Why Resident doctors are agitated, and what ‘Neros’ ought to do even as COVID third wave knocks on the door
Without any comprehension of pandemic planning, govt disrupted supply chain of Resident doctors by postponing NEET PG entrance test from April to Sep. SC is yet to give verdict on a judicial challenge
India’s fight against Covid-19 pandemic has been chequered by systematic patterns of pristine buffoonery, ad-hocism, breathtaking incompetence, deceit, and spectacular failures begging for accountability.
The post facto (after the second wave of the delta variant trumped all records of collective public torment) achievements on the vaccination front are yet to be tested in the coming round of the war against the omicron variant. If one can draw any comfort from it, the one continuity that seems to outsmart this mendacity is that our Nero continues to be as boastful as ever in the midst of all encompassing mendacity.
No war can ever be won when the warriors themselves are sought to be undermined by the generals. The corona warriors, who were once lauded with tali, thaali and rose petals, are now being thrashed by the police on the roads, abandoned as they find themselves in this fight against the pandemic. It is important for the people to understand why the resident doctors in major hospitals of Delhi are on strike.
The successive governments in India, in avid pursuance of the neoliberal economic policies, to serve their benefactors, reduced the public health system in India to all but a skeleton. However, when it came to fighting the pandemic, it is the publicly funded medical college hospitals, and other public tertiary care hospitals which proved to be the bedrock of anti-covid efforts.
It is in this process that we were made aware that sections of the skeletal remains of public health care in the country also had muscle and blood, howsoever emaciated and overworked, in the form of Resident doctors.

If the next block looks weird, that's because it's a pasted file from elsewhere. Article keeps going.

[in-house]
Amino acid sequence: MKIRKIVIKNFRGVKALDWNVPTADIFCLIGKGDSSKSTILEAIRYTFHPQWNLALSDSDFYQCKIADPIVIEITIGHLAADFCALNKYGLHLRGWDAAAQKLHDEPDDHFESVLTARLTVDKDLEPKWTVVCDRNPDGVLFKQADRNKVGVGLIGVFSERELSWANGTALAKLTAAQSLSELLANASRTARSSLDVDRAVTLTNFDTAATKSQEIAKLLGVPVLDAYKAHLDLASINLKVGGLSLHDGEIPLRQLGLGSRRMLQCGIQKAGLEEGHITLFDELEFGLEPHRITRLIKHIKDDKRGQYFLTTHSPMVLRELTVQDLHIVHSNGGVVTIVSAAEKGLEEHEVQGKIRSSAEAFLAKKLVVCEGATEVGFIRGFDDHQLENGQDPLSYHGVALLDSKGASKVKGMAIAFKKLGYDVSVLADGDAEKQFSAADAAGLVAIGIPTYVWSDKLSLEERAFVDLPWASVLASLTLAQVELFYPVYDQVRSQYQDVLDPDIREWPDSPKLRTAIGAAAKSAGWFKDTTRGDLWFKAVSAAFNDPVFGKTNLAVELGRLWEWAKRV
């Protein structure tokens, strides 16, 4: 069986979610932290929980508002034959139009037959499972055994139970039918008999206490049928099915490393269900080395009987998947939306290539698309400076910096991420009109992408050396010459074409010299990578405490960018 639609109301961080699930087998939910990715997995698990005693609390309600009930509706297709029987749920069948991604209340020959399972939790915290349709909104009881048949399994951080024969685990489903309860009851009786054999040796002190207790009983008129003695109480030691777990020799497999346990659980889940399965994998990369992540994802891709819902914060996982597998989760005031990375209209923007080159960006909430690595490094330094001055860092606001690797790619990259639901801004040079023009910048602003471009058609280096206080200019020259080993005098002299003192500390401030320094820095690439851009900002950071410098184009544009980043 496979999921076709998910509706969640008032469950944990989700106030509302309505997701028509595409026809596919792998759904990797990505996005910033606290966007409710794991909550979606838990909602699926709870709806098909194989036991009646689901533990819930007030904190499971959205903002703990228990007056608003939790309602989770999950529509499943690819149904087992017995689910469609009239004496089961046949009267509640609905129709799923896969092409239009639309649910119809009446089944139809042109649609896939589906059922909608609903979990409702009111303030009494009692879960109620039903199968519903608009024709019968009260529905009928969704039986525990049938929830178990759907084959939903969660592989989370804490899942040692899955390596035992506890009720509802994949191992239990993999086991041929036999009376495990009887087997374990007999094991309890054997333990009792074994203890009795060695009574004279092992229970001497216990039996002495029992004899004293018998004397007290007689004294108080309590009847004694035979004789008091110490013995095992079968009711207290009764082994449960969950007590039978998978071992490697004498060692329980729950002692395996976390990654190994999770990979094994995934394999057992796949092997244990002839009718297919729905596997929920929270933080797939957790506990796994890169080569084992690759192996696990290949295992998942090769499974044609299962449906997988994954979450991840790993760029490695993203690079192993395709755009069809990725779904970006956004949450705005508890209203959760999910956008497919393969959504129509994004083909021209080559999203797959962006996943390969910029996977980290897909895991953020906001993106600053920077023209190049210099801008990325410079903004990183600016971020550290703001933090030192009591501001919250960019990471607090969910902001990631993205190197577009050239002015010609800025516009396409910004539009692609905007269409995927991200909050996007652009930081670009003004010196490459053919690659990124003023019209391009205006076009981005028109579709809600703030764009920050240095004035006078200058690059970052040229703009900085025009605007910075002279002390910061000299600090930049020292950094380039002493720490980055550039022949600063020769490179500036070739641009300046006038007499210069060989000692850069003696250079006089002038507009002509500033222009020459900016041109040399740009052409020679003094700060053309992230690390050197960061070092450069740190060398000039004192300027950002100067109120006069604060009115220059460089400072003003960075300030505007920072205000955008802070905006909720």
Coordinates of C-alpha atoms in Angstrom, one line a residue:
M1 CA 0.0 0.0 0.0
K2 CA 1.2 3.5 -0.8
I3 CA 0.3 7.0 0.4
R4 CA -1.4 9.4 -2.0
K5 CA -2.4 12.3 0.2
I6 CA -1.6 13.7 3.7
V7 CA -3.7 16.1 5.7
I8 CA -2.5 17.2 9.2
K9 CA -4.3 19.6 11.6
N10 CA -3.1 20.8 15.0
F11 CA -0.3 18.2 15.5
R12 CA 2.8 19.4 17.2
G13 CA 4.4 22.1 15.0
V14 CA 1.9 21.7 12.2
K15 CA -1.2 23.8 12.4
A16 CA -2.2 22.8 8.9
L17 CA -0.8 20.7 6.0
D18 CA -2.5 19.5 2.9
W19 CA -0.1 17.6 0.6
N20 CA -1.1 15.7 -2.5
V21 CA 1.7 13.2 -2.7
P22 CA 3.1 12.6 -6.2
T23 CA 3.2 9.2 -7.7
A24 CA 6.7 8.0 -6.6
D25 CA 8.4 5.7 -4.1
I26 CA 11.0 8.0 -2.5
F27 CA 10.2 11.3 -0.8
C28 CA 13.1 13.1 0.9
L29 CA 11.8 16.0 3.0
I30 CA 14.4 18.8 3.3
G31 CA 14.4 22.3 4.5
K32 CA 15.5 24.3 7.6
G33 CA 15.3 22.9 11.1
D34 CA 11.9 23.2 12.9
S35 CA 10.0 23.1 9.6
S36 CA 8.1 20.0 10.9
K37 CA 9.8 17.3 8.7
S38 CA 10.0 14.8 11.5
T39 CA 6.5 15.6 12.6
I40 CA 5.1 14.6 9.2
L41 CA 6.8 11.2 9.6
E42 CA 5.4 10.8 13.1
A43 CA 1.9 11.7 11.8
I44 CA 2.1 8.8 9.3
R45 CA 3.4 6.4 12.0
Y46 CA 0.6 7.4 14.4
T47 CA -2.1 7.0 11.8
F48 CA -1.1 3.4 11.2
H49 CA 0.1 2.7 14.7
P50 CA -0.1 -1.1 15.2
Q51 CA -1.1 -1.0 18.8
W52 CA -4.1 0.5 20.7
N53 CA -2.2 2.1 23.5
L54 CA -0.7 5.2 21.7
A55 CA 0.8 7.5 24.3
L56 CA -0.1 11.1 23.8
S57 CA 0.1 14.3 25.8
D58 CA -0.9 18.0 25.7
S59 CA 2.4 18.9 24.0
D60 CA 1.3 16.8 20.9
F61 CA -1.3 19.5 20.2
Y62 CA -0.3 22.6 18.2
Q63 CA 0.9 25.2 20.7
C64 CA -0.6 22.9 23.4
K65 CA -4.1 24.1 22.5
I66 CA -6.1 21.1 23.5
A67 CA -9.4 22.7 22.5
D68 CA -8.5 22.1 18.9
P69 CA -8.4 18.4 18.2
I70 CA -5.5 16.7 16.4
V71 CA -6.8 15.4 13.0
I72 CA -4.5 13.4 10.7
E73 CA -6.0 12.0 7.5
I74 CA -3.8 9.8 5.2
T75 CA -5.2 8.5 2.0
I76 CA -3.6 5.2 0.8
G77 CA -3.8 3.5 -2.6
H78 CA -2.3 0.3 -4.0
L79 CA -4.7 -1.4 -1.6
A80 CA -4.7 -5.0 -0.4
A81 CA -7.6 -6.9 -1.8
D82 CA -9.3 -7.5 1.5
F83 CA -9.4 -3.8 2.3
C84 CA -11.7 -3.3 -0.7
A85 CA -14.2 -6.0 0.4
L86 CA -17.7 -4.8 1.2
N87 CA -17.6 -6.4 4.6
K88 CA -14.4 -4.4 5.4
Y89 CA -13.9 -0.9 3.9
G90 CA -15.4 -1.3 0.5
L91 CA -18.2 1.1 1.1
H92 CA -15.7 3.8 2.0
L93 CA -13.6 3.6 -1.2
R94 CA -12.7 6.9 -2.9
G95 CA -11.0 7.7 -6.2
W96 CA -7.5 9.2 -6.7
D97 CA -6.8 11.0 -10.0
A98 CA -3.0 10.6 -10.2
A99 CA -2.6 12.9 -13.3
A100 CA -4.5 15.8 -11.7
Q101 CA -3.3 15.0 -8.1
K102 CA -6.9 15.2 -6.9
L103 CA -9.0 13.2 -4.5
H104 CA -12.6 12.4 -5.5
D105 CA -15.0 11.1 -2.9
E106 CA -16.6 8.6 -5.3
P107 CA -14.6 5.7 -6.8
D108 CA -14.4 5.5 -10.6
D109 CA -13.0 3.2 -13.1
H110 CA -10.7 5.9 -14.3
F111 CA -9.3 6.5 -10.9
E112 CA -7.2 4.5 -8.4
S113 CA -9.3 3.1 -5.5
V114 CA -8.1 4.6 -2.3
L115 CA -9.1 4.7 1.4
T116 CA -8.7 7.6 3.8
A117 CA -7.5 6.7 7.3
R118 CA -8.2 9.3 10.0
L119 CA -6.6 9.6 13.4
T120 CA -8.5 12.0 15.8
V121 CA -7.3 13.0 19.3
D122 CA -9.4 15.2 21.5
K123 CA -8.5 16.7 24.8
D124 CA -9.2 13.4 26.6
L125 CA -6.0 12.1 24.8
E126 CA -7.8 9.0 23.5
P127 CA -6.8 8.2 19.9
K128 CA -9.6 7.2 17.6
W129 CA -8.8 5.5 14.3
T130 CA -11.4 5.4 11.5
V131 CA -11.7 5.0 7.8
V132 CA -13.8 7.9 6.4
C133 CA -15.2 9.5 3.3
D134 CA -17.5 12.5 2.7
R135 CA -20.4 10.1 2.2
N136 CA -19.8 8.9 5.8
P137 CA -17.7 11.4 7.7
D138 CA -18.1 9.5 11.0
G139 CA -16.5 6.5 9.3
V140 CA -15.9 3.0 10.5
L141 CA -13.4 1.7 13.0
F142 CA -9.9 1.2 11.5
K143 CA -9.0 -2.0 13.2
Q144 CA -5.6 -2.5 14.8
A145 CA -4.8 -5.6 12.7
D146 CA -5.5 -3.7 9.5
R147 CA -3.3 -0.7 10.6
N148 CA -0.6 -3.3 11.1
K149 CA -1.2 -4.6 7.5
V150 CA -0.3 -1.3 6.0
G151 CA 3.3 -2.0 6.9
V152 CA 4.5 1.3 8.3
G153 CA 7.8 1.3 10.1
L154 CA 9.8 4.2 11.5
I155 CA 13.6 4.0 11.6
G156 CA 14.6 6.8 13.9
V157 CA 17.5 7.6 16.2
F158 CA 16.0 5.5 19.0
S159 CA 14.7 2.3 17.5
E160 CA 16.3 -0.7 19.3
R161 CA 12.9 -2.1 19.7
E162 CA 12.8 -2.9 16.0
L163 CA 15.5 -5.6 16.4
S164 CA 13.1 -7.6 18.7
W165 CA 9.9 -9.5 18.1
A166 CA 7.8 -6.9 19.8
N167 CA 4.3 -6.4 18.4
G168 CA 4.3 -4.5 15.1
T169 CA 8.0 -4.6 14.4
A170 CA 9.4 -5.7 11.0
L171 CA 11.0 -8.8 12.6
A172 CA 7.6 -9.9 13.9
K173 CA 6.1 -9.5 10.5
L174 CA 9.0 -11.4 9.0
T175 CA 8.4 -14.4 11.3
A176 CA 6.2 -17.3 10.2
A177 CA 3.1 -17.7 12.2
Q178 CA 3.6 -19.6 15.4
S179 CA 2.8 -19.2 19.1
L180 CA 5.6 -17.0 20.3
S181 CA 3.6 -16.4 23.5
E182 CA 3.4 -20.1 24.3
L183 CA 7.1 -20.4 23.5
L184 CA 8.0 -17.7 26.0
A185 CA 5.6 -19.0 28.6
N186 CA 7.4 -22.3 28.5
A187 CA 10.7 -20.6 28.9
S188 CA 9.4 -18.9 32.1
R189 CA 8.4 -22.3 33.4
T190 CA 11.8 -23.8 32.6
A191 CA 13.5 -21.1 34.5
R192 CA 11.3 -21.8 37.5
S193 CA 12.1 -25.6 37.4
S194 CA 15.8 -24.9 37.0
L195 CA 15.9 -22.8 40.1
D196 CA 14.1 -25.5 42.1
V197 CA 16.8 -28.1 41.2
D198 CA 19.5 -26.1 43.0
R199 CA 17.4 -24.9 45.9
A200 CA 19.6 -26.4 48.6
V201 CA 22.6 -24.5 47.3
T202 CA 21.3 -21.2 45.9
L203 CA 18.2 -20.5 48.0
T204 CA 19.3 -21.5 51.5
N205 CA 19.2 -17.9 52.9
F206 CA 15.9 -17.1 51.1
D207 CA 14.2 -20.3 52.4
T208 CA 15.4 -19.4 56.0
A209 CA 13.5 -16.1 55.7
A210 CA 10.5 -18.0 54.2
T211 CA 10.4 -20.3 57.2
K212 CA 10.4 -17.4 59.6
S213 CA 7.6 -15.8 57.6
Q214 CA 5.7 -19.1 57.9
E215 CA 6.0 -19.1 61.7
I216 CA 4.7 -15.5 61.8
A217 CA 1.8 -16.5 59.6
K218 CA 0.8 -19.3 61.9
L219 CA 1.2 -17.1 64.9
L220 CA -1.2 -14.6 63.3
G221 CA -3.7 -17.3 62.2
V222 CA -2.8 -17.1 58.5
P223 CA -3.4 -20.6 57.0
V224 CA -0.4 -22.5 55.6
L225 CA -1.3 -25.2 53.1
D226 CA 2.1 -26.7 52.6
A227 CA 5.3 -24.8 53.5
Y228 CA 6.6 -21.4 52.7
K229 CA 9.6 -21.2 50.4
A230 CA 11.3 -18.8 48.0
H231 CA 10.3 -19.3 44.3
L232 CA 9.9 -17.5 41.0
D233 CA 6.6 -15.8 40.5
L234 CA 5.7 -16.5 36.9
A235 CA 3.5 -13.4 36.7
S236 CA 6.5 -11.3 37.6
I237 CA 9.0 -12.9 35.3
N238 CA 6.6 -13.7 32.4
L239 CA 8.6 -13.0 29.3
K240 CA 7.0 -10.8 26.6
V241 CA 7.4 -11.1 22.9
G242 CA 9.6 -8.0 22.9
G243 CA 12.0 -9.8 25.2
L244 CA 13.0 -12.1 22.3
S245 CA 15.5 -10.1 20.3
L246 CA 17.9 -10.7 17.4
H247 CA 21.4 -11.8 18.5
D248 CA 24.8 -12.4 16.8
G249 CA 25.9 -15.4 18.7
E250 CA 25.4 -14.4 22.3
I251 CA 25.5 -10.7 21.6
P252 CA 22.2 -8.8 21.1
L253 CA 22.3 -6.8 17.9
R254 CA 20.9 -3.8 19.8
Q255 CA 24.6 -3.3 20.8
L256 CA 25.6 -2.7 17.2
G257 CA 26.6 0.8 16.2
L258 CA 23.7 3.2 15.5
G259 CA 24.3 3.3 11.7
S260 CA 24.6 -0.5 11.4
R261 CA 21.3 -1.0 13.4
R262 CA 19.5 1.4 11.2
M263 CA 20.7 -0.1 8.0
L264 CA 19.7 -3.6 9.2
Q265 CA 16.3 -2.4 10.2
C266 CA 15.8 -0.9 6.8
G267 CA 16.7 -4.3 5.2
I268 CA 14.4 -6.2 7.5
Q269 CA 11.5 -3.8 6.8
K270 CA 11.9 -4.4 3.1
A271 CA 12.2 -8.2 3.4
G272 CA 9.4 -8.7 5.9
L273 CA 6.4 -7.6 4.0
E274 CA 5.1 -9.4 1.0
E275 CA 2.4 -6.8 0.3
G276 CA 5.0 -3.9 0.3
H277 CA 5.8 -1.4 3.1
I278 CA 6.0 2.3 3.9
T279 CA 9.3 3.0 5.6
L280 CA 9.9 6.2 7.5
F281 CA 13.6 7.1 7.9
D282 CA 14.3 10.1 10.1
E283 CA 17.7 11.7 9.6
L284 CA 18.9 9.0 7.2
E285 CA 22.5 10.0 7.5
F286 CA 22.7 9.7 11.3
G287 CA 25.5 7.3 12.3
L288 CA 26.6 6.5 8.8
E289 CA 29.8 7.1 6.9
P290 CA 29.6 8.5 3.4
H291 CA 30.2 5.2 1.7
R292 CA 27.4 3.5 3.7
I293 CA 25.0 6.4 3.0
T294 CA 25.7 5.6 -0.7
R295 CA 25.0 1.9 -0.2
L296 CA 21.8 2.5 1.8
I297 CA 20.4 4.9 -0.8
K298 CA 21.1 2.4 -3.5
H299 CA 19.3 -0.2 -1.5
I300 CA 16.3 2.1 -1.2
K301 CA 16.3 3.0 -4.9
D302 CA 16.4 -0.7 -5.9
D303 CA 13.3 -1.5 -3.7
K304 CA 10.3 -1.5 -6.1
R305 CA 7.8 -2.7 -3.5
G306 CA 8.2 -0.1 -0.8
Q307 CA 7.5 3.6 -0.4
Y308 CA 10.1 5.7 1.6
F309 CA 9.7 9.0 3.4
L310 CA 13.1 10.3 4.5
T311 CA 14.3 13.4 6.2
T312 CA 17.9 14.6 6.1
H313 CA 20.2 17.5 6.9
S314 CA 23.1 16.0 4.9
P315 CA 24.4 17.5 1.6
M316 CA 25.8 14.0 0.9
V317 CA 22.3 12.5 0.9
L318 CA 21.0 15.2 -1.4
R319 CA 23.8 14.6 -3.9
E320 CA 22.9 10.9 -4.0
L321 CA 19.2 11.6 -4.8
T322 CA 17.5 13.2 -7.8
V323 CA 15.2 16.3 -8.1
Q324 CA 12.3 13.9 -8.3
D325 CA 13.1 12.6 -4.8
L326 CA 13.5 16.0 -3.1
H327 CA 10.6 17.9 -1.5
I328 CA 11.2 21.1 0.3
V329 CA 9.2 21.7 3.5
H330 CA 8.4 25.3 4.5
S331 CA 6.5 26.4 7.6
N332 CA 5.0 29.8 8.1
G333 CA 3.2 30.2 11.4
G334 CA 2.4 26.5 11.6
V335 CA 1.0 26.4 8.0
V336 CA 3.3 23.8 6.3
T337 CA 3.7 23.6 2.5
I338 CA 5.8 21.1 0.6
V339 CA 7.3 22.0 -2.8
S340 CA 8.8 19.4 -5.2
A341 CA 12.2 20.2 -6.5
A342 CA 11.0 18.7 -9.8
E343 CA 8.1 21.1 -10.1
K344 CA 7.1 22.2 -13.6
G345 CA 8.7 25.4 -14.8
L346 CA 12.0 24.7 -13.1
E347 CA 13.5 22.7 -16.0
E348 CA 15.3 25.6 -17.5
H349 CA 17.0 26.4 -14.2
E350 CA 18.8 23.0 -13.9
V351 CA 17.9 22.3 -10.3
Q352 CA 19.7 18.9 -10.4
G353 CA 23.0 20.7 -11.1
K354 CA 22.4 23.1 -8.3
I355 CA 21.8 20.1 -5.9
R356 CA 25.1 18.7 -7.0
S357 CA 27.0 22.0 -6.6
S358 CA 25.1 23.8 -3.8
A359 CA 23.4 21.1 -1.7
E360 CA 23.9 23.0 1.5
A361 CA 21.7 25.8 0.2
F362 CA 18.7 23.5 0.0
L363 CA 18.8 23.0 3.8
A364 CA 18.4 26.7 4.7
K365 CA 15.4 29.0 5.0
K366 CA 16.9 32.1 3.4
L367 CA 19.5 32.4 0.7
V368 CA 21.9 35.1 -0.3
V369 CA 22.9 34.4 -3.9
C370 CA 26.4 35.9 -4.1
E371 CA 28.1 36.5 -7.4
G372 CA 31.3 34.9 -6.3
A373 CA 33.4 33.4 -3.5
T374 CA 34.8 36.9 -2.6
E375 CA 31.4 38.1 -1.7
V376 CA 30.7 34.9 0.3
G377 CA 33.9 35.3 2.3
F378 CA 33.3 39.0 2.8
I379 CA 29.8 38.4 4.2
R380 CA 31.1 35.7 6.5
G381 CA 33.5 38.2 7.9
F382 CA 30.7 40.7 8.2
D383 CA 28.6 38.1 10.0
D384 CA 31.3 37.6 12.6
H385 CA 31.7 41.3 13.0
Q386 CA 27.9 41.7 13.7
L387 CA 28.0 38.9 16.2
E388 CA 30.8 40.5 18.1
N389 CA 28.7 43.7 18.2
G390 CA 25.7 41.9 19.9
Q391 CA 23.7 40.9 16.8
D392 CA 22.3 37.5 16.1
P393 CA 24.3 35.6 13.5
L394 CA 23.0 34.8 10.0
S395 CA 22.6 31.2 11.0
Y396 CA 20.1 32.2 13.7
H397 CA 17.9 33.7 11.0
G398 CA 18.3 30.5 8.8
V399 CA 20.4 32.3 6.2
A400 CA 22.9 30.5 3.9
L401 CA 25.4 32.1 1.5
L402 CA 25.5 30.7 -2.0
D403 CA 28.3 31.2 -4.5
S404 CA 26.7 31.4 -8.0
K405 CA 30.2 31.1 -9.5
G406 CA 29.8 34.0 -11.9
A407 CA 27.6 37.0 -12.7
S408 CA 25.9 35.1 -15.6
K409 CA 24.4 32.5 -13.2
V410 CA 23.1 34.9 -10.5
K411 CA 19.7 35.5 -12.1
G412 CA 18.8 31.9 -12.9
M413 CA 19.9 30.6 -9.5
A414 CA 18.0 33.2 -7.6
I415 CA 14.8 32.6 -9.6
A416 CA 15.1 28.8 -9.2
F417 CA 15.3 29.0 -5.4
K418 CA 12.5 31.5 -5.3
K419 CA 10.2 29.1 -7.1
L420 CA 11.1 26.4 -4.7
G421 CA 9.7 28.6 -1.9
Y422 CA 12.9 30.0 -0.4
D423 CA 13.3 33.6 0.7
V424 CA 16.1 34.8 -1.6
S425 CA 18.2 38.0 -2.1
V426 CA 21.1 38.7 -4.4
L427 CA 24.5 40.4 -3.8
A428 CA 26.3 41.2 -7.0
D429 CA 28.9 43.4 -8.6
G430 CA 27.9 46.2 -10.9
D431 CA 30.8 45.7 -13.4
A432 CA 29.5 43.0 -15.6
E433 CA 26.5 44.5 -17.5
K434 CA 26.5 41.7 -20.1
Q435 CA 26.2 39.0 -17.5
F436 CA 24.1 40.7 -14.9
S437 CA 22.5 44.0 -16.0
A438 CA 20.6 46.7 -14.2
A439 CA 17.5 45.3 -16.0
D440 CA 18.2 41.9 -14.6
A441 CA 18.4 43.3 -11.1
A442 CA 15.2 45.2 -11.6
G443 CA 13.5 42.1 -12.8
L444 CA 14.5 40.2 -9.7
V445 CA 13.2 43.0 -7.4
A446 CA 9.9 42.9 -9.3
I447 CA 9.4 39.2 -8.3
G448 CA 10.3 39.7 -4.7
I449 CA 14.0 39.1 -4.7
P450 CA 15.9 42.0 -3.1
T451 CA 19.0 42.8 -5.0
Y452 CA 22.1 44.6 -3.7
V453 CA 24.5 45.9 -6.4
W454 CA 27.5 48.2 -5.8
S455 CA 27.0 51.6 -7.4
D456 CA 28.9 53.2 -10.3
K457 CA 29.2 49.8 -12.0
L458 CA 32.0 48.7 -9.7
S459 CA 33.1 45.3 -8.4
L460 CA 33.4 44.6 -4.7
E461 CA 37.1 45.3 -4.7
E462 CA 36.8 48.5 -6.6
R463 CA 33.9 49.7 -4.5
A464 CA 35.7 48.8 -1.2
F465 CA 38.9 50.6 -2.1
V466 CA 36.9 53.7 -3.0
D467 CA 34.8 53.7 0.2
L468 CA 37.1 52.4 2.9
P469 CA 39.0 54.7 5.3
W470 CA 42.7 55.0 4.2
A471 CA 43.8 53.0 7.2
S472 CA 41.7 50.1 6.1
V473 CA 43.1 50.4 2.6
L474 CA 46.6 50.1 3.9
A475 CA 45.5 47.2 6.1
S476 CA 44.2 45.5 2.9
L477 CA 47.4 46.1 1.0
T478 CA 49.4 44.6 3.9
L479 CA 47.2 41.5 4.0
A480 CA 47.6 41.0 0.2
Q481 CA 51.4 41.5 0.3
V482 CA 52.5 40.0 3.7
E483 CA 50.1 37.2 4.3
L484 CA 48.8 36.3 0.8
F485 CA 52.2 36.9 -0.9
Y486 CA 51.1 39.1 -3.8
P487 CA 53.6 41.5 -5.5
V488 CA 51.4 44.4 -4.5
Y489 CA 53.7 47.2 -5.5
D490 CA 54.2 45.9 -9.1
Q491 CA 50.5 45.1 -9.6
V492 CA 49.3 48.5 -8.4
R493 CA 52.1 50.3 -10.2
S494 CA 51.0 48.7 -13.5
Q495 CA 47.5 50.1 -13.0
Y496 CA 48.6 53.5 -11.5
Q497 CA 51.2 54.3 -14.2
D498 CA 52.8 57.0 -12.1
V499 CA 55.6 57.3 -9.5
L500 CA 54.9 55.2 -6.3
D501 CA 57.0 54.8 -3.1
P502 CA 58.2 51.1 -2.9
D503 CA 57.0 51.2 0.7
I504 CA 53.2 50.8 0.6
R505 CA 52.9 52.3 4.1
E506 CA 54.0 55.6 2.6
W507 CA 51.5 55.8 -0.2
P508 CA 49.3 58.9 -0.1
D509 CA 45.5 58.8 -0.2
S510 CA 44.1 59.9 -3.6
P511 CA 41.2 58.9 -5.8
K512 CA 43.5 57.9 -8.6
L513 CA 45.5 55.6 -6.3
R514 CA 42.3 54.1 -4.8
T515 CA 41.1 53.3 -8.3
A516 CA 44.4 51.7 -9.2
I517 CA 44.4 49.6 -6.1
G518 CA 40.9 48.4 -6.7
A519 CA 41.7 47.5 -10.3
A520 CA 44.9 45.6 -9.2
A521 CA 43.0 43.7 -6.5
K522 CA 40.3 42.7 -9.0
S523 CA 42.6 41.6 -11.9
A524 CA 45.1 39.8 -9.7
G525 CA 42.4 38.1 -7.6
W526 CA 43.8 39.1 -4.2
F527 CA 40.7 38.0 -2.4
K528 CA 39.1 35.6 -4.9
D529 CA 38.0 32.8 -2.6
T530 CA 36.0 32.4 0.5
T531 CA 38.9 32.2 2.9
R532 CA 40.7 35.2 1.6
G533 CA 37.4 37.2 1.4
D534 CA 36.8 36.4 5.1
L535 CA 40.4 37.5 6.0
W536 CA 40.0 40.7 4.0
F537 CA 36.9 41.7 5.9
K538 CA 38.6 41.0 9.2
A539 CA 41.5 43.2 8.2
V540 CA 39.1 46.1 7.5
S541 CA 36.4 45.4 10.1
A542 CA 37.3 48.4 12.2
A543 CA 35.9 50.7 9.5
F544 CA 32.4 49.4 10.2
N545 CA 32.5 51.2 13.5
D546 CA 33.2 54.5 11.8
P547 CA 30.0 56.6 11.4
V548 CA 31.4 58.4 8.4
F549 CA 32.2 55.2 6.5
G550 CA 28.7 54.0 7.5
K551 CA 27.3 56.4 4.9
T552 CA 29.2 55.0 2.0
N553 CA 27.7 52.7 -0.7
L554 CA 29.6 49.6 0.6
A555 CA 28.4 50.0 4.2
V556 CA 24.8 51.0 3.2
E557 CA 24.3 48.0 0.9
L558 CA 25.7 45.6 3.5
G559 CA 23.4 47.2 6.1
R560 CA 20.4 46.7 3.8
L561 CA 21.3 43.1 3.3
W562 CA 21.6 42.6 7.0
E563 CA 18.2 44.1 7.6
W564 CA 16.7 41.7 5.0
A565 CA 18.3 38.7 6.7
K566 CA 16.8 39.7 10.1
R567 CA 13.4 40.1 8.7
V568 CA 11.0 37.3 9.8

Indeed, it were these Resident doctors who bore the brunt of the pandemic onslaught, roughing it out in the emergencies, wards and intensive care units of the big public hospitals even as the generals went behind their fortifications dispensing care online.
The term ‘Resident doctor’ is an omnibus category that moves up from the lowest pedestal of an intern (a doctor at the entry portal whose graduate degree is incumbent upon completing internship postings in various disciplines), non-academic junior resident (i.e. those medical graduates who are not yet into a post-graduate degree course), academic junior residents I, II and III (doctors who are pursuing 1st, 2nd or 3rd year of a post graduate MD / MS degree), and lastly the highest pedestal of senior resident doctors (those who have completed their MD/MS and are pursuing a three year senior residency).
Vacancies at the lower pedestals are created as those at the senior levels either move out having completed the duration of their residency or they move to higher pedestal. In order to keep the patient care going in the medical colleges and the tertiary care hospitals, new recruits need to be drawn into the system every year.
To a large extent, this requirement is fulfilled by the NEET (National Eligibility Cum Entrance Test) Post Graduate entrance test for MD/MS and diploma courses in various clinical disciplines.